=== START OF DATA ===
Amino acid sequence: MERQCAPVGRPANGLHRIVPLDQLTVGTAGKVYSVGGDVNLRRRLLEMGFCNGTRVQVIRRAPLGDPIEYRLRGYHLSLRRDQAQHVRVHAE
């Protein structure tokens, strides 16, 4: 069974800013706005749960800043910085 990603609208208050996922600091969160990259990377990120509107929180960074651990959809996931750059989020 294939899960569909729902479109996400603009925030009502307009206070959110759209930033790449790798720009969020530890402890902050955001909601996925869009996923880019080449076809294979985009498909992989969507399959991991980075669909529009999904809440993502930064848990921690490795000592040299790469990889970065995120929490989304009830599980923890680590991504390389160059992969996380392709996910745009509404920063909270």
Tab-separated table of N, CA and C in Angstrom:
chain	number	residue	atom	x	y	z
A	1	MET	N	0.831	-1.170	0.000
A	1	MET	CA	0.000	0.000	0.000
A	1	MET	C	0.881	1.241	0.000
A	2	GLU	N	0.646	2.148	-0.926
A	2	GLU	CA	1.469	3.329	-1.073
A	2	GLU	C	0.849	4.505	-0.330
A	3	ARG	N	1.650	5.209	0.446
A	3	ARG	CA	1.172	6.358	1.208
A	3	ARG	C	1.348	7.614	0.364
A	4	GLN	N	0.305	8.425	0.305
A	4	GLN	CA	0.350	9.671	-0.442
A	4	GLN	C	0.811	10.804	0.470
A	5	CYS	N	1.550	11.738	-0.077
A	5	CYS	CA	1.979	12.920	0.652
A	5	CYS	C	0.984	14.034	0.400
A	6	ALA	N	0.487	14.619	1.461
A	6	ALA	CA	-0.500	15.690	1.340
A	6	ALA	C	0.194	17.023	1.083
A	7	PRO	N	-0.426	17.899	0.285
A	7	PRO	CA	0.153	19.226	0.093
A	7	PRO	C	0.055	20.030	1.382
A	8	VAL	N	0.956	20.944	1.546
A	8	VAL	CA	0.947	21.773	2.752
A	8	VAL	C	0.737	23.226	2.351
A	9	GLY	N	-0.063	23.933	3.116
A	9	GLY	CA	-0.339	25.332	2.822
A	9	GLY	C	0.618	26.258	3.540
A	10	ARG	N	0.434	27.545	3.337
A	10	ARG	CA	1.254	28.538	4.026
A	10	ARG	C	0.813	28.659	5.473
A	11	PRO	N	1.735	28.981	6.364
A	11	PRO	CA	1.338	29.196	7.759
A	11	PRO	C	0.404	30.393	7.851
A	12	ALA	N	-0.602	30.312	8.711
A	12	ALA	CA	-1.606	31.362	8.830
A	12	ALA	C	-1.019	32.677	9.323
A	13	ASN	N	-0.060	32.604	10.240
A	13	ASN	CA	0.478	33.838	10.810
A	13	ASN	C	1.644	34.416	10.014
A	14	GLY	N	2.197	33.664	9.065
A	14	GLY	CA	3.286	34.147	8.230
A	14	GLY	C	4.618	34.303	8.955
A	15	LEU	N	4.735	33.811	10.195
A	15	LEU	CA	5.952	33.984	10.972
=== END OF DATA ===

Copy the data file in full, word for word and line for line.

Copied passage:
Amino acid sequence: MERQCAPVGRPANGLHRIVPLDQLTVGTAGKVYSVGGDVNLRRRLLEMGFCNGTRVQVIRRAPLGDPIEYRLRGYHLSLRRDQAQHVRVHAE
């Protein structure tokens, strides 16, 4: 069974800013706005749960800043910085 990603609208208050996922600091969160990259990377990120509107929180960074651990959809996931750059989020 294939899960569909729902479109996400603009925030009502307009206070959110759209930033790449790798720009969020530890402890902050955001909601996925869009996923880019080449076809294979985009498909992989969507399959991991980075669909529009999904809440993502930064848990921690490795000592040299790469990889970065995120929490989304009830599980923890680590991504390389160059992969996380392709996910745009509404920063909270």
Tab-separated table of N, CA and C in Angstrom:
chain	number	residue	atom	x	y	z
A	1	MET	N	0.831	-1.170	0.000
A	1	MET	CA	0.000	0.000	0.000
A	1	MET	C	0.881	1.241	0.000
A	2	GLU	N	0.646	2.148	-0.926
A	2	GLU	CA	1.469	3.329	-1.073
A	2	GLU	C	0.849	4.505	-0.330
A	3	ARG	N	1.650	5.209	0.446
A	3	ARG	CA	1.172	6.358	1.208
A	3	ARG	C	1.348	7.614	0.364
A	4	GLN	N	0.305	8.425	0.305
A	4	GLN	CA	0.350	9.671	-0.442
A	4	GLN	C	0.811	10.804	0.470
A	5	CYS	N	1.550	11.738	-0.077
A	5	CYS	CA	1.979	12.920	0.652
A	5	CYS	C	0.984	14.034	0.400
A	6	ALA	N	0.487	14.619	1.461
A	6	ALA	CA	-0.500	15.690	1.340
A	6	ALA	C	0.194	17.023	1.083
A	7	PRO	N	-0.426	17.899	0.285
A	7	PRO	CA	0.153	19.226	0.093
A	7	PRO	C	0.055	20.030	1.382
A	8	VAL	N	0.956	20.944	1.546
A	8	VAL	CA	0.947	21.773	2.752
A	8	VAL	C	0.737	23.226	2.351
A	9	GLY	N	-0.063	23.933	3.116
A	9	GLY	CA	-0.339	25.332	2.822
A	9	GLY	C	0.618	26.258	3.540
A	10	ARG	N	0.434	27.545	3.337
A	10	ARG	CA	1.254	28.538	4.026
A	10	ARG	C	0.813	28.659	5.473
A	11	PRO	N	1.735	28.981	6.364
A	11	PRO	CA	1.338	29.196	7.759
A	11	PRO	C	0.404	30.393	7.851
A	12	ALA	N	-0.602	30.312	8.711
A	12	ALA	CA	-1.606	31.362	8.830
A	12	ALA	C	-1.019	32.677	9.323
A	13	ASN	N	-0.060	32.604	10.240
A	13	ASN	CA	0.478	33.838	10.810
A	13	ASN	C	1.644	34.416	10.014
A	14	GLY	N	2.197	33.664	9.065
A	14	GLY	CA	3.286	34.147	8.230
A	14	GLY	C	4.618	34.303	8.955
A	15	LEU	N	4.735	33.811	10.195
A	15	LEU	CA	5.952	33.984	10.972